What at first appears to be just another collage dedicated to a concert location, upon closer inspection is rather remarkable.Jazz bassist and historian Matthias Heyman will detail the visual codes embedded in the collage – and use it as a lens on the jazz community in 20th century Belgium.Edward ' Kid' Ory was a jazz musician of New Orleans' heritage.Tags: How To Teach Problem Solving In MathTufts University Research Paper NavigatorWrite Essay IbtWww Zs GessayovaHow To Write An Introduction To A Research Paper ExampleHoldings Company Business PlanEssay About The SunflowerCritical Shakespeare Essays
more During the 1930’s, Armstrong, who had established himself internationally as one of the greatest of all jazz musicians during the 1920’s, continued to make prolific musical recordings, appeared in Hollywood films, and maintained a rigorous touring schedule entertaining audiences worldwide. Using boxes of Ampex reel-to-reel tape as canvas, he compiled around 500...
more While Louis Armstrong is best known for his singing and trumpet playing, he was also known to be an engaging, witty writer as well as artful bricoleur of collages.
Louis Armstrong’s father was a work man and his mother sold her body.
But this did not stop Armstrong from doing what he was doing.
The 1950s proved to be regeneration for Armstrong, as both a musician and a role model to several.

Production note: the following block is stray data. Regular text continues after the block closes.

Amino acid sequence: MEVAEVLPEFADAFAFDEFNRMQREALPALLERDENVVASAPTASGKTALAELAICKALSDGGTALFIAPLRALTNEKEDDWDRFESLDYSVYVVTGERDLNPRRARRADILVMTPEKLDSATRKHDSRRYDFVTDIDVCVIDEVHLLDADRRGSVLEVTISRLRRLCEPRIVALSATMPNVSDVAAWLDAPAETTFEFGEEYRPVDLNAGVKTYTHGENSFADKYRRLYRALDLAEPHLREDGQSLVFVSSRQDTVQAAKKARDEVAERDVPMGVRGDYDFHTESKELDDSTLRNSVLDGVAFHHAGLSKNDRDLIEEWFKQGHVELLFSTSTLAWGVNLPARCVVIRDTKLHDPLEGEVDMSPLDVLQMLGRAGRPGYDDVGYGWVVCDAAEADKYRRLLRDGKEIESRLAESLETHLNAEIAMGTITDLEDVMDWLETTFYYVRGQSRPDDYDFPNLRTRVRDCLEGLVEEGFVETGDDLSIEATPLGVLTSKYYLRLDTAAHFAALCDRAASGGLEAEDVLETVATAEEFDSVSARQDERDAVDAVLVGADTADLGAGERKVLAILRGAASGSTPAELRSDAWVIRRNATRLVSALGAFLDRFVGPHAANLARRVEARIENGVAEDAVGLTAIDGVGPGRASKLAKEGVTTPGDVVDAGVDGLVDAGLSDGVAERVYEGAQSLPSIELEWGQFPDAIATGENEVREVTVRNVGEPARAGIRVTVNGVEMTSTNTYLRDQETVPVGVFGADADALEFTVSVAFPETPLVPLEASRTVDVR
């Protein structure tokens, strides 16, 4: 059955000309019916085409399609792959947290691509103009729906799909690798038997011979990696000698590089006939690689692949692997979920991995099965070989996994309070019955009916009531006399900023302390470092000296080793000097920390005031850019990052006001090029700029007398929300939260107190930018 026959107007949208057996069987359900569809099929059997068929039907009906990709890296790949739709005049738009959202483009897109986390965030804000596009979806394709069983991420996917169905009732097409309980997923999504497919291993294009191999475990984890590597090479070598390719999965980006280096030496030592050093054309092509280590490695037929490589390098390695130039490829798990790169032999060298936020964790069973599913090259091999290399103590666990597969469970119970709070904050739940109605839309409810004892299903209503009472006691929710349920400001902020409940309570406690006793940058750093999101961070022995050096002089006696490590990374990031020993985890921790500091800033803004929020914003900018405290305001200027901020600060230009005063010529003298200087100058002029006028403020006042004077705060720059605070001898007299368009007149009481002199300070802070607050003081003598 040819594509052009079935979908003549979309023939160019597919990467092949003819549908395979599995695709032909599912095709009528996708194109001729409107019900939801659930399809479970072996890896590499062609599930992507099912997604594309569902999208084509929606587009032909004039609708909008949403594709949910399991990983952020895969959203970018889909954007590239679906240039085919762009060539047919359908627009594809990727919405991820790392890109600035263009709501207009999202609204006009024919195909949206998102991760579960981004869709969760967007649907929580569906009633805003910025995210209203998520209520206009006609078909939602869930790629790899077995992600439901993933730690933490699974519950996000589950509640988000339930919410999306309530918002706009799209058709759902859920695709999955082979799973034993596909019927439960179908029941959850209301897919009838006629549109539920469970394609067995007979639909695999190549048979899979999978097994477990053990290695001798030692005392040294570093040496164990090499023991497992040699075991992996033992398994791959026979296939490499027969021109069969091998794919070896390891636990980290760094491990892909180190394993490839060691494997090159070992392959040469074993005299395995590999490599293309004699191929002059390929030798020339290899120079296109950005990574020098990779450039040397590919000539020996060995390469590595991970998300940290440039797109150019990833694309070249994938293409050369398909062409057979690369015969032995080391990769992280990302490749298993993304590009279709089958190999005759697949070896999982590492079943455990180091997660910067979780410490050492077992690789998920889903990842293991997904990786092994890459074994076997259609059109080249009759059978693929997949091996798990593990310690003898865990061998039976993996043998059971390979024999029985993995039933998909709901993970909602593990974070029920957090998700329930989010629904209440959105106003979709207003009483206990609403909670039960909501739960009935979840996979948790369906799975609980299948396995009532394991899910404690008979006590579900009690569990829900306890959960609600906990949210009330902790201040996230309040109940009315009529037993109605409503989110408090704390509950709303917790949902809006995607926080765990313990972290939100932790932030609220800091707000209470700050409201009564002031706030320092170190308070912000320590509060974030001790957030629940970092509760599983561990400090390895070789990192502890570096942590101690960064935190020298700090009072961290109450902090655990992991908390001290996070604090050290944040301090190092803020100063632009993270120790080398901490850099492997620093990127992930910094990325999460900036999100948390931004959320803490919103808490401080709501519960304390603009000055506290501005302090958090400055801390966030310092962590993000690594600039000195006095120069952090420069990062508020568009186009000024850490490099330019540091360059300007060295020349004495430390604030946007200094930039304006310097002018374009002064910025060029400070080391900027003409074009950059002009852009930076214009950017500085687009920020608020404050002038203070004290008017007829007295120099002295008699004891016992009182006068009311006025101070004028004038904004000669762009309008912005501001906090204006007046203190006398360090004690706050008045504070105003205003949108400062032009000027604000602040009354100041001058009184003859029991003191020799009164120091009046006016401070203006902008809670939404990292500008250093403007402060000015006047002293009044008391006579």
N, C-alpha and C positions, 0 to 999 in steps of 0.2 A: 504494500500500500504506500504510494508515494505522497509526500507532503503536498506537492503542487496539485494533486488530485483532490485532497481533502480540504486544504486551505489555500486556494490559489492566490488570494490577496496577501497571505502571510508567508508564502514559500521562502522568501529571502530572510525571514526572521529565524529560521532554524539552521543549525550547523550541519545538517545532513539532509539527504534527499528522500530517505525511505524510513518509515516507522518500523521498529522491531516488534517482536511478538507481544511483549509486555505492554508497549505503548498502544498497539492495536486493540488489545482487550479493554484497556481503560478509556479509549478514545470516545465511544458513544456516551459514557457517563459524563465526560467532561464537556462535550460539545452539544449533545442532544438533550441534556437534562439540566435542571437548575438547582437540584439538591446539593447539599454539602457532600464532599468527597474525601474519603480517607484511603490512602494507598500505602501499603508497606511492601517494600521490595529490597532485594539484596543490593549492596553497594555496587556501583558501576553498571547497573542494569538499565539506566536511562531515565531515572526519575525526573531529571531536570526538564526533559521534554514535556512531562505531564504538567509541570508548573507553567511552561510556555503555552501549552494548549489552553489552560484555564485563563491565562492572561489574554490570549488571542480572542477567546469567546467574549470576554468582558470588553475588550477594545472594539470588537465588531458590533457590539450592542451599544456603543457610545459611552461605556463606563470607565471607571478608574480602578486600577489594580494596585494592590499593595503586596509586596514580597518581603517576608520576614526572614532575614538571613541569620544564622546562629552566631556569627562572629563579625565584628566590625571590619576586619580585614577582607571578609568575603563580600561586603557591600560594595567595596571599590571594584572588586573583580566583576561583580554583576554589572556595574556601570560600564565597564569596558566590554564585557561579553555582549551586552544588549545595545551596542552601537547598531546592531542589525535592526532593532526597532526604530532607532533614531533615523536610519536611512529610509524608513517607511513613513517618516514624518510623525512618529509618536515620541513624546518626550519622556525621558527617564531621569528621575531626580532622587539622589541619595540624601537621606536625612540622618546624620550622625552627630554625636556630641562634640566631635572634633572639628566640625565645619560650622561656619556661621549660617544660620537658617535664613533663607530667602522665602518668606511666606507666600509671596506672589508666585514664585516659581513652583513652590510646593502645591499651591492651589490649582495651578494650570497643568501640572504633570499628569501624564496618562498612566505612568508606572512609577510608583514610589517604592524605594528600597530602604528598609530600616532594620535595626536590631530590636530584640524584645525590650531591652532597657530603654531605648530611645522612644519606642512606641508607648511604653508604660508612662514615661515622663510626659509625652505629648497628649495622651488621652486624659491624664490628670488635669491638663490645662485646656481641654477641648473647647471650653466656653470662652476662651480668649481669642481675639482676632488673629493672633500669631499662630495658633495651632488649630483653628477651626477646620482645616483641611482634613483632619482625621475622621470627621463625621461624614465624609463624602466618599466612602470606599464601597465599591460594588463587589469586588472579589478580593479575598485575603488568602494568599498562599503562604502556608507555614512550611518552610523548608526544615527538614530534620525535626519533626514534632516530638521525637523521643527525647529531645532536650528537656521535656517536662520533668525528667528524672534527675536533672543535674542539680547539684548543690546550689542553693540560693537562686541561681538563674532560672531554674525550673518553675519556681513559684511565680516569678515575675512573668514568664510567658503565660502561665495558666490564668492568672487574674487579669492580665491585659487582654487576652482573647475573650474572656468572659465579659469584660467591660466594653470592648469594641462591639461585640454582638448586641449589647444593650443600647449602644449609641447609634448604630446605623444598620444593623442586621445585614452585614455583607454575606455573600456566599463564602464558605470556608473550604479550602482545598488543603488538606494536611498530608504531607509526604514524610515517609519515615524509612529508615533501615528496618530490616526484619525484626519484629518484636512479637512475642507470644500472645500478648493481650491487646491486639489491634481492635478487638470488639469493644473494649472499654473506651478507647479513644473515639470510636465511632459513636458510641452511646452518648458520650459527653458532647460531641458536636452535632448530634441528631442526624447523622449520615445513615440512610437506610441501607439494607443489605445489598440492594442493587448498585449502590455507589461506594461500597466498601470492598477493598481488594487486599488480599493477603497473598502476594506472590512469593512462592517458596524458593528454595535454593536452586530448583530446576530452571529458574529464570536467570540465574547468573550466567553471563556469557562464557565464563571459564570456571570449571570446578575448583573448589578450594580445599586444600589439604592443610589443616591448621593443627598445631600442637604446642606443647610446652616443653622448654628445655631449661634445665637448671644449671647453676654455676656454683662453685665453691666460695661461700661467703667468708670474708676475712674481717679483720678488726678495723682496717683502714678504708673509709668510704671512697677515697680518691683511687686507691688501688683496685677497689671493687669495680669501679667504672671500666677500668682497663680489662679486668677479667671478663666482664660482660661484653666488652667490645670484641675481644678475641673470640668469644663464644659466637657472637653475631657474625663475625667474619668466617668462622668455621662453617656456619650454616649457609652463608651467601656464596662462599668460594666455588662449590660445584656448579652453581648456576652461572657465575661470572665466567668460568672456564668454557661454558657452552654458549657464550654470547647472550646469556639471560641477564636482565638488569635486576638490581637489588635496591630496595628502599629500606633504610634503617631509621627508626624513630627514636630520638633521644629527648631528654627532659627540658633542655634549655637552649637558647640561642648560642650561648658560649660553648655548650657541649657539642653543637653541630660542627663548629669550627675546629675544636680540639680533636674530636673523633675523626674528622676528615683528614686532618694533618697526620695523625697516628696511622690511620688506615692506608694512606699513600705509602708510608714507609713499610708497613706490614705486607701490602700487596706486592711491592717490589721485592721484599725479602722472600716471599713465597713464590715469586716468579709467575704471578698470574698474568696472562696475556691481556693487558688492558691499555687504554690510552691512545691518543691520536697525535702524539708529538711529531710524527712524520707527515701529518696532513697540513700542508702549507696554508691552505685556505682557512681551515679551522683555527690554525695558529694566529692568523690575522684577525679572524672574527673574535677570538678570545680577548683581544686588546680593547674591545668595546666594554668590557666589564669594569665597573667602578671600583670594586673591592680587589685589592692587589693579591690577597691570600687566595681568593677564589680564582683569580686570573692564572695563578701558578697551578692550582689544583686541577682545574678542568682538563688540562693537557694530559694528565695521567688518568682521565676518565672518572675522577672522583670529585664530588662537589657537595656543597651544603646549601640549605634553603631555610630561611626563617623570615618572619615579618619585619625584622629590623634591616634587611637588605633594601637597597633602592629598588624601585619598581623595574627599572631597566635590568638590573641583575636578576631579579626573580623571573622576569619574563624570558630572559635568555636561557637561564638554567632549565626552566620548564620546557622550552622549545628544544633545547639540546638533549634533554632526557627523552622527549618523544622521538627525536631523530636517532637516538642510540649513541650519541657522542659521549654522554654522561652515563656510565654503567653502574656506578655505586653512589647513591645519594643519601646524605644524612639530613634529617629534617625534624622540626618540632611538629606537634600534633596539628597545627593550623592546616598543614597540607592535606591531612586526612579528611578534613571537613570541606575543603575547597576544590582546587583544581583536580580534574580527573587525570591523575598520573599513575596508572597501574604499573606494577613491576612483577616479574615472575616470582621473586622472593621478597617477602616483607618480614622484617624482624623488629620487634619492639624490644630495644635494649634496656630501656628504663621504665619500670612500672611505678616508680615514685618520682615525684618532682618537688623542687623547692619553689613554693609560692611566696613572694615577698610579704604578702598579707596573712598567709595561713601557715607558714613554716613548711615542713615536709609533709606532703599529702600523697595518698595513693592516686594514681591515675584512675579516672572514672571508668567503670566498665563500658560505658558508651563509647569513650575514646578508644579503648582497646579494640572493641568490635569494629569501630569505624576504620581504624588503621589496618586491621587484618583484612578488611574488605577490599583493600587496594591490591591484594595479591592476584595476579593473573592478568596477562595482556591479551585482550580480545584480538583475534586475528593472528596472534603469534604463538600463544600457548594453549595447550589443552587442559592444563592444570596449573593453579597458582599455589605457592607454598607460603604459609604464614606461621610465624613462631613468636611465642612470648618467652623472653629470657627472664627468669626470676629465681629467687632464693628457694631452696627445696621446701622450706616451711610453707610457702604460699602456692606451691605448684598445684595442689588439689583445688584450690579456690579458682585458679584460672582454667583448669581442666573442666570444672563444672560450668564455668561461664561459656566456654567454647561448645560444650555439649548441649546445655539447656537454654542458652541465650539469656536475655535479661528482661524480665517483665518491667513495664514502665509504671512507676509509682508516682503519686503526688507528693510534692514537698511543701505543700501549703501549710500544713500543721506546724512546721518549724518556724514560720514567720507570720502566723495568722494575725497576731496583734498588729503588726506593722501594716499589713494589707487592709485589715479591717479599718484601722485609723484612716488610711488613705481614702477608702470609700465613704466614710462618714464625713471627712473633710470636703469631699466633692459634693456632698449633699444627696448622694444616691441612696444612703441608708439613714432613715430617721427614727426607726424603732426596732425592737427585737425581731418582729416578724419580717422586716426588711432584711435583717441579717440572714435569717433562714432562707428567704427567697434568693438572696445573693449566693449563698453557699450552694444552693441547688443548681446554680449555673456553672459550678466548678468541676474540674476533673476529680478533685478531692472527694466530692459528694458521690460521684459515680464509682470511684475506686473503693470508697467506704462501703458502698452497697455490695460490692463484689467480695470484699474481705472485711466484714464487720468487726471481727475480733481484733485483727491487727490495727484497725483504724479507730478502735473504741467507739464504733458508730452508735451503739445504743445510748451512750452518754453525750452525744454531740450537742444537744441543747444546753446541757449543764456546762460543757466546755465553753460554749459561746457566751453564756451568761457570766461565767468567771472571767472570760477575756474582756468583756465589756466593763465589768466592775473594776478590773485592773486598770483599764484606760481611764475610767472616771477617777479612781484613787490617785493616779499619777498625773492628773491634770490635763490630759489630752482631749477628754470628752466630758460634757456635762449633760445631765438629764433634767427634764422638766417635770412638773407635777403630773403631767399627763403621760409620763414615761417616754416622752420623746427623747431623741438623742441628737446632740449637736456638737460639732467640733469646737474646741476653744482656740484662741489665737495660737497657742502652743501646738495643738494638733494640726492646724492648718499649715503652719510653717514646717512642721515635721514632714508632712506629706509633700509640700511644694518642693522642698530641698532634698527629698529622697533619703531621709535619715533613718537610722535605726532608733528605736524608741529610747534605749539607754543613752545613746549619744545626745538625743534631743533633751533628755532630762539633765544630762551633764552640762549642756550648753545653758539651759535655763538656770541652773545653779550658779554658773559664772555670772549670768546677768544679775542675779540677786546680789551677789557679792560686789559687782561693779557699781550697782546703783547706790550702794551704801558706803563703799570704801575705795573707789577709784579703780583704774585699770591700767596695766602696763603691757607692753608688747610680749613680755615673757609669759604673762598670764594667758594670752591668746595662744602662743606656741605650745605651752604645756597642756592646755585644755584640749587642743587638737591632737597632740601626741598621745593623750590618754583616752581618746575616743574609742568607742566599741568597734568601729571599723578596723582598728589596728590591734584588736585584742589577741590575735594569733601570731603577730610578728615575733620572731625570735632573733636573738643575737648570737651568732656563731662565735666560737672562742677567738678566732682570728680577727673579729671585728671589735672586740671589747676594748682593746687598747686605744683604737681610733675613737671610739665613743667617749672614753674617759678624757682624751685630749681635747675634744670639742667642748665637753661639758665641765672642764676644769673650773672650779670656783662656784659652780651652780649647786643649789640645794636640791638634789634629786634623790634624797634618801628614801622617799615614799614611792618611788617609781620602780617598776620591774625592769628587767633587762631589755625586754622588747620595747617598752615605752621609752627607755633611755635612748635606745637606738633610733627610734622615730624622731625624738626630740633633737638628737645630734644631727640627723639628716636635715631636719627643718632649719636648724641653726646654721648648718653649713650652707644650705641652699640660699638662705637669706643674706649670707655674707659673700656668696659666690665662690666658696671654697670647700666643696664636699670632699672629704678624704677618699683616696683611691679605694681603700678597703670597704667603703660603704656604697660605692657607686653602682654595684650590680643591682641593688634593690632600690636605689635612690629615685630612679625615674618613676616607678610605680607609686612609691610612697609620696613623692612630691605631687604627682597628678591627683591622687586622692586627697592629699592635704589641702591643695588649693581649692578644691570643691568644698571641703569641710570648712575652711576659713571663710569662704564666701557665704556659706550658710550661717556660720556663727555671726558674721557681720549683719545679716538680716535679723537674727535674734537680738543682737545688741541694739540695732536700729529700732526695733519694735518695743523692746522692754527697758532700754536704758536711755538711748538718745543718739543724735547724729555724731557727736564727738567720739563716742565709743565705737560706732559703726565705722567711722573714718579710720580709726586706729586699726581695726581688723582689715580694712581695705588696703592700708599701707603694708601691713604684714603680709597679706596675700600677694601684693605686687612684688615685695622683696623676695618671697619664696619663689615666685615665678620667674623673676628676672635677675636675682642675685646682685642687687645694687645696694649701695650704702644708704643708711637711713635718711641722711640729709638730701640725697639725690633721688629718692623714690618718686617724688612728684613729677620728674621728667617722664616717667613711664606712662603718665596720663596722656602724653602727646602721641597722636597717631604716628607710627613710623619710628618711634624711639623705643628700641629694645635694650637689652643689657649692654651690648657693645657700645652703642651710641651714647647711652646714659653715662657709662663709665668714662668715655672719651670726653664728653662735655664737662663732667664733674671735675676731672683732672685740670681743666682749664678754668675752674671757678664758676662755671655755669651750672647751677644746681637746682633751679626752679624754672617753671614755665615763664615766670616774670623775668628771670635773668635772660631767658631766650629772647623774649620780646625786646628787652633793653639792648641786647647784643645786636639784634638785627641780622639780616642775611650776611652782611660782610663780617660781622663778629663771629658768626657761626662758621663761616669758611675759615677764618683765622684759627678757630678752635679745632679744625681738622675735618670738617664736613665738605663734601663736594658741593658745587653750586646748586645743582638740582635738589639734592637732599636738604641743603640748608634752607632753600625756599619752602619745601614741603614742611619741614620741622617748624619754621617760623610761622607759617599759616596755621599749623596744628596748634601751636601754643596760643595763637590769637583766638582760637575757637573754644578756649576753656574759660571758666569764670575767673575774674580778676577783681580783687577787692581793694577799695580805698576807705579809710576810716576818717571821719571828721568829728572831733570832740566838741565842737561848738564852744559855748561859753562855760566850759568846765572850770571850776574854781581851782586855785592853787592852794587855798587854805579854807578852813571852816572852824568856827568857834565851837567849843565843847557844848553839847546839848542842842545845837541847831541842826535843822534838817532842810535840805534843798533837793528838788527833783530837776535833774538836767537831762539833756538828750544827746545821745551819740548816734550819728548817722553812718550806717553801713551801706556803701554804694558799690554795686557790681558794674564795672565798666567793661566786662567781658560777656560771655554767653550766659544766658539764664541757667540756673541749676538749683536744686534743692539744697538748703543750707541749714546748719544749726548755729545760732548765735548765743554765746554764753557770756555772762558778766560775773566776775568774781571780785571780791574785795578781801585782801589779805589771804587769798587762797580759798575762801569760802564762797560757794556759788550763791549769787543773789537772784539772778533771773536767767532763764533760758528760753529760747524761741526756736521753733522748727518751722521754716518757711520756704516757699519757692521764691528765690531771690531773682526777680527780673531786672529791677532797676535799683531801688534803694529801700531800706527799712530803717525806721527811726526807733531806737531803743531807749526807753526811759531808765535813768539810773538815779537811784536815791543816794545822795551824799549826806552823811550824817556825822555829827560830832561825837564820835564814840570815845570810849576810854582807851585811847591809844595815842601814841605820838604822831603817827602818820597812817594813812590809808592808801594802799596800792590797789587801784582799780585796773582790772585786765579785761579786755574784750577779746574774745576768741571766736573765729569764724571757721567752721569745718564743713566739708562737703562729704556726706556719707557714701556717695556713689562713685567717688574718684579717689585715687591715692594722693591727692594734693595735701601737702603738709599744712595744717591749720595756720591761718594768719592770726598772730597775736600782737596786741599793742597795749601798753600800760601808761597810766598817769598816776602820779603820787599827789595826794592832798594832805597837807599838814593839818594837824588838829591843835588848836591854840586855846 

Though he had been singing since his early days in Chicago, it was not until the 1950s that audiences recognized his great skill as a singer as well.
Citing Merleau-Ponty’s phenomenology and placing the body’s perceptual experience as the basis of existential reality, I then argue that the human voice offers self actualization in a way that other sensory categories cannot, because the voice gives us control over what and how we hear in a way that we cannot control, through our own bodies alone, our sight, touch, taste, and smell.
This idea combines with a listener’s imagined performance of vocal music, in which I propose that because of our familiarity with the articulations of human sound, as we hear a voice we are able to imagine and mimic the choreography of the vocal tract, engaging a physical and bodily listening, thereby making not only performance but also listening a self- affirming bodily reflection on being.
more Doctoral dissertation, University of Pittsburgh, 2005In exploring the semiotics of vocal timbre as a general phenomenon within music, theoretical engagement of the history of timbre and of musical meaning bolsters my illustrative analyses of Laurie Anderson and Louis Armstrong.
I outline first its reliance on subtractive filtering imparted physically by the performer’s vocal tract, demonstrating that its signification is itself a subtractive process where meaning lies in the silent space between spectral formants.